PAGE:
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Will the UK Really Send Asylum Seekers Abroad to be Processed?

Anyone who cares to cast their memory back to September 2020 may recall that it was widely reported in the media that the Home Secretary was considering sending asylum seekers to the Ascension Islands. The Ascension Islands, a place so remote it may as well be on the moon, is a volcanic outpost in the middle of the Atlantic Ocean, halfway between Africa and South America.

While remote, the weather is certainly better than in the UK, with coastal temperatures ranging between 22 and 28 °C. Indeed, the Foreign Office is believed to have carried out a feasibility assessment with a view to the transfer of migrants, but the idea was eventually dismissed. At the time, Labour’s shadow home secretary Nick Thomas-Symonds went on record as saying, “This ludicrous idea is inhumane, completely impractical and wildly expensive”. In recent weeks, the idea of moving asylum seekers offshore has again gained traction in the media. In this article, we will take a look at whether the UK is really likely to send asylum seekers abroad to be processed.

The Australian Model Of Asylum-Seeker Processing

It would appear that the UK government is often keen to emulate the policies implemented by the Australian authorities. Last year the focus was on having an Australian style Brexit agreement with the EU (let us not forget that Australia has no free trade agreement with the EU at present). Then there was the Australian style points-based immigration system which Priti Patel was keen to replicate in the UK. Now the focus is on putting in place an offshore asylum-seeker centre rather like Australia’s Nauru Regional Processing Centre. The processing centre was first opened in 2001 under the Prime Ministership of John Howard as a deterrent to any asylum seekers arriving in Australia by boat. In 2014, the island had a population of 1,233 detainees, many of whom were eventually resettled in the United States. In February 2019, it was announced that the last group of children and their families had left the island bound for the US. While Australia is keen to tightly control media access to Nauru, there have been numerous reports of the poor conditions at the processing centre and deeply worrying incidents, including assaults, sexual abuse, self-harm and child abuse.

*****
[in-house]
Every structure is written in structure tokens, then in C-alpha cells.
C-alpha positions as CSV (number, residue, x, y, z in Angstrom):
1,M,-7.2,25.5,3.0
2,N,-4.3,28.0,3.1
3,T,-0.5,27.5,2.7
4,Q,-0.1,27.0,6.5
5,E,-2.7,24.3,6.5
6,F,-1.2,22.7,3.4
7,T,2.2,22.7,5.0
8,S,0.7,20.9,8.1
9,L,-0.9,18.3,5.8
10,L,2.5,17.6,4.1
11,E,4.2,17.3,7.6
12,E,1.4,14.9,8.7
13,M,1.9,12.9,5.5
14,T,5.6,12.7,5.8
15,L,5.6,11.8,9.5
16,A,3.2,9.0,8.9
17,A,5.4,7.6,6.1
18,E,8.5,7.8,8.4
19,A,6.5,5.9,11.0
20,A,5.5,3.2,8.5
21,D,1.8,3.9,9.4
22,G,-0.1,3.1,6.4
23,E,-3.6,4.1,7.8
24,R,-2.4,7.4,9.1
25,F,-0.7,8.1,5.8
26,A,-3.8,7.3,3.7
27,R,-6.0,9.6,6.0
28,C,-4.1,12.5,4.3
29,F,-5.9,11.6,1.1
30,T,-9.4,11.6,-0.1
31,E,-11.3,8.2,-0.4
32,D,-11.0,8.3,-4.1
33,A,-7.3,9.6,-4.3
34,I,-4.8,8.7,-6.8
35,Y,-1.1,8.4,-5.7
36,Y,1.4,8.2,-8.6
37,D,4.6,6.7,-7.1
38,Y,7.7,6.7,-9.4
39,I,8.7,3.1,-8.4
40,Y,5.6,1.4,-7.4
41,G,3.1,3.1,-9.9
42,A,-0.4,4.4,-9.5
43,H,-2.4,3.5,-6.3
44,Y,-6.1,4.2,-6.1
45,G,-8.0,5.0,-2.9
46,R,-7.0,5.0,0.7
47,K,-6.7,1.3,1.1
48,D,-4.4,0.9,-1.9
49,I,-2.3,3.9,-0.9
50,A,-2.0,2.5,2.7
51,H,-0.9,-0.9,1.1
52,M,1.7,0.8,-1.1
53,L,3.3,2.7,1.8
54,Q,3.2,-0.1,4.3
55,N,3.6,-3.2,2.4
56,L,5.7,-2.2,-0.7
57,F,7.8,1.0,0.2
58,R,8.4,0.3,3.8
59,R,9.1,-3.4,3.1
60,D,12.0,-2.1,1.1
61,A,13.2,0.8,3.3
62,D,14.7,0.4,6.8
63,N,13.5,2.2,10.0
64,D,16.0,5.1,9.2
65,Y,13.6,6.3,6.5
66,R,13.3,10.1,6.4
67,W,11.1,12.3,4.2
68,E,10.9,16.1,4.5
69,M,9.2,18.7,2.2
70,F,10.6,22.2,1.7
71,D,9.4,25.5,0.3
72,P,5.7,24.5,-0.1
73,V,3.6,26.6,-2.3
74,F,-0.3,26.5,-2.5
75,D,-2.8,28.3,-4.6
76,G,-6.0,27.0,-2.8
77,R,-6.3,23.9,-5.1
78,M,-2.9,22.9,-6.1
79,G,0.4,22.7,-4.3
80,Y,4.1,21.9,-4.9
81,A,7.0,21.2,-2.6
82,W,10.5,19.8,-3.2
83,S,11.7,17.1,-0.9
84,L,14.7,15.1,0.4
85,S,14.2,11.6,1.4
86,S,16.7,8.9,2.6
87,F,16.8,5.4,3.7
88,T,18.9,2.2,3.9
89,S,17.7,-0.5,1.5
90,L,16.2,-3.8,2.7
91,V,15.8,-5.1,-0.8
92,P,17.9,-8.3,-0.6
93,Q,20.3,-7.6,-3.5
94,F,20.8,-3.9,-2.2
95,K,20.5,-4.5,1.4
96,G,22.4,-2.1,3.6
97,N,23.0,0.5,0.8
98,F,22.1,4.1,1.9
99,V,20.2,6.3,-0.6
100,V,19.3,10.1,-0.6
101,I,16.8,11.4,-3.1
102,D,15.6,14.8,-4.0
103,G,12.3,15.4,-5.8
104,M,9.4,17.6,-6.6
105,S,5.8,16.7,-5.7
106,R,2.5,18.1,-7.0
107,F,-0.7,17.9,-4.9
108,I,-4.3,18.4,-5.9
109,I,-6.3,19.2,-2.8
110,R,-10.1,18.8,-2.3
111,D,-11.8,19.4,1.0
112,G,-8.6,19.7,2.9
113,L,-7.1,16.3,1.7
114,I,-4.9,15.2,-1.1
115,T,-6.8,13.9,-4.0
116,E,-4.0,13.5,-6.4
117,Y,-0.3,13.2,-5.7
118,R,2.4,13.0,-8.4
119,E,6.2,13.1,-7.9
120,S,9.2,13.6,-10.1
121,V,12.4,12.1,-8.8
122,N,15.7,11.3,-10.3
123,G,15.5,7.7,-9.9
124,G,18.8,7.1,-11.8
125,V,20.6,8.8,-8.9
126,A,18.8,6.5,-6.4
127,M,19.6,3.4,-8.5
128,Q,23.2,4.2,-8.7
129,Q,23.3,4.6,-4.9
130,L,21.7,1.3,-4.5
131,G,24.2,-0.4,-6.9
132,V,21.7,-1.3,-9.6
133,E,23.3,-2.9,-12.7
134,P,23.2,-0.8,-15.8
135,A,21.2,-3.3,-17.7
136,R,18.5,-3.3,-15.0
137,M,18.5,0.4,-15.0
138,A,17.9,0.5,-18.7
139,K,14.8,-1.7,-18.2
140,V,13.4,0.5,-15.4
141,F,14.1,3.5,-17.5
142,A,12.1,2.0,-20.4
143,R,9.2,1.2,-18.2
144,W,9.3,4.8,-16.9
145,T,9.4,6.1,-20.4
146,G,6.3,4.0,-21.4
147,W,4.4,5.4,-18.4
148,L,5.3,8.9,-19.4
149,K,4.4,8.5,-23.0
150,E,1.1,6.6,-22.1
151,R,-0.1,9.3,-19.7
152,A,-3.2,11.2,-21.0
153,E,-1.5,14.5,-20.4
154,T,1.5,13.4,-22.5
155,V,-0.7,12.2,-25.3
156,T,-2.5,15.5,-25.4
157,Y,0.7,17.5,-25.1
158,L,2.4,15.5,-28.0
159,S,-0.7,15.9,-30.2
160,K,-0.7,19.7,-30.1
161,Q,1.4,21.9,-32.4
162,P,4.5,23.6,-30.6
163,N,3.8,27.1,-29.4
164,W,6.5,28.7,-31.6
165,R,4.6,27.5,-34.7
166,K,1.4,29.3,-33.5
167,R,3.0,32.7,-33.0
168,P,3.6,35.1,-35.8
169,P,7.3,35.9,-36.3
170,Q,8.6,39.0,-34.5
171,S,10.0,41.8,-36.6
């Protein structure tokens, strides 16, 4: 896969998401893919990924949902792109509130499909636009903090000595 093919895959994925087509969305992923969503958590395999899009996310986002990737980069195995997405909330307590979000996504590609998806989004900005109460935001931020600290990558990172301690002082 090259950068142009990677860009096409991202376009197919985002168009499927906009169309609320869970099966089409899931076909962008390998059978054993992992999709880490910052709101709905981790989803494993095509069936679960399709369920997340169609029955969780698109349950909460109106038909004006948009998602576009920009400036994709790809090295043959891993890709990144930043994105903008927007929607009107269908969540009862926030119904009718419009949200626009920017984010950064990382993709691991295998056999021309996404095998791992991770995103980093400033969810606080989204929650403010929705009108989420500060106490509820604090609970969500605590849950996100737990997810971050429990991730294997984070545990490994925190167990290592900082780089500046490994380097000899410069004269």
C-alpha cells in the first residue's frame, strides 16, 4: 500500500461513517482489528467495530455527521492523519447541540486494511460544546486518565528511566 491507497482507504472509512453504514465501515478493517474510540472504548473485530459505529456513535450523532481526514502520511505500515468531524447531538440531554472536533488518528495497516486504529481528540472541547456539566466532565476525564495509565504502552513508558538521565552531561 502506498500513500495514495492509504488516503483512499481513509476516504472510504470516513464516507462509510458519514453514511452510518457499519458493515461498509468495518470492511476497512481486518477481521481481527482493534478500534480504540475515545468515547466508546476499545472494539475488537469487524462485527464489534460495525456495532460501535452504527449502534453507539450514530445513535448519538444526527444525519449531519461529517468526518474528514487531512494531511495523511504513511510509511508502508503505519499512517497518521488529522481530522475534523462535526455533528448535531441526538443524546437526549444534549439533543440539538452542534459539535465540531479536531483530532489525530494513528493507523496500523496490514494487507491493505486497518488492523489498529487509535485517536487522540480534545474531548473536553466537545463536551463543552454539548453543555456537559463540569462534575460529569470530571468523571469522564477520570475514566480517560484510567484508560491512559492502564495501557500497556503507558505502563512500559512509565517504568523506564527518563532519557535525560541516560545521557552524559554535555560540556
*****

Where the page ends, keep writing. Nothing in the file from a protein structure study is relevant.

What Is The UK Considering?

The latest media reports on 18th March 2021 seem to suggest that the Home Office is considering sending asylum seekers to Gibraltar and the Isle of Man and even paying third countries to process those seeking protection. What is most concerning is that they are still considering modelling the Australian system, which, as we have established, is alleged to be rife with abuses of basic human rights. In assessing the options available, Priti Patel appears to be particularly concerned with stopping migrants arriving in the UK on small boats. If they do proceed with implementing an offshore processing centre, it will clearly act as a considerable deterrent to asylum seekers crossing the English Channel, which is no doubt the intention.